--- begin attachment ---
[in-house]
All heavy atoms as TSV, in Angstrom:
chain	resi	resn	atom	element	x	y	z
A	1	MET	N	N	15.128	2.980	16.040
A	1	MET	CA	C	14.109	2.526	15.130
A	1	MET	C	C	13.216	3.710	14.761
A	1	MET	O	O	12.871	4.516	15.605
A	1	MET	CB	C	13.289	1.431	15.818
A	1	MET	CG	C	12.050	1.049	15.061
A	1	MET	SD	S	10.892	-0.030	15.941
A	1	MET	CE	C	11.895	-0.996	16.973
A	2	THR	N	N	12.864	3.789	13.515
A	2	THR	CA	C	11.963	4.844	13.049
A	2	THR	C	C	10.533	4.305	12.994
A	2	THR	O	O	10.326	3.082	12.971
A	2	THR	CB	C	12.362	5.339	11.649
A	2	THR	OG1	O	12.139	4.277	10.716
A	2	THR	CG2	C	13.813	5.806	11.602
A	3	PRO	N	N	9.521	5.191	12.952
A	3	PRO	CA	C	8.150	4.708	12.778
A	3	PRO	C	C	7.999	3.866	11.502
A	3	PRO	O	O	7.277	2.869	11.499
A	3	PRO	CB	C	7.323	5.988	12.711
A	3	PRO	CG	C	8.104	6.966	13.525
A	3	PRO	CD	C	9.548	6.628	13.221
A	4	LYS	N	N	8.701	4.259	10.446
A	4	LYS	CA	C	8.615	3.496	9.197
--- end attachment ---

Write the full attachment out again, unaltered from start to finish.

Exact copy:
[in-house]
All heavy atoms as TSV, in Angstrom:
chain	resi	resn	atom	element	x	y	z
A	1	MET	N	N	15.128	2.980	16.040
A	1	MET	CA	C	14.109	2.526	15.130
A	1	MET	C	C	13.216	3.710	14.761
A	1	MET	O	O	12.871	4.516	15.605
A	1	MET	CB	C	13.289	1.431	15.818
A	1	MET	CG	C	12.050	1.049	15.061
A	1	MET	SD	S	10.892	-0.030	15.941
A	1	MET	CE	C	11.895	-0.996	16.973
A	2	THR	N	N	12.864	3.789	13.515
A	2	THR	CA	C	11.963	4.844	13.049
A	2	THR	C	C	10.533	4.305	12.994
A	2	THR	O	O	10.326	3.082	12.971
A	2	THR	CB	C	12.362	5.339	11.649
A	2	THR	OG1	O	12.139	4.277	10.716
A	2	THR	CG2	C	13.813	5.806	11.602
A	3	PRO	N	N	9.521	5.191	12.952
A	3	PRO	CA	C	8.150	4.708	12.778
A	3	PRO	C	C	7.999	3.866	11.502
A	3	PRO	O	O	7.277	2.869	11.499
A	3	PRO	CB	C	7.323	5.988	12.711
A	3	PRO	CG	C	8.104	6.966	13.525
A	3	PRO	CD	C	9.548	6.628	13.221
A	4	LYS	N	N	8.701	4.259	10.446
A	4	LYS	CA	C	8.615	3.496	9.197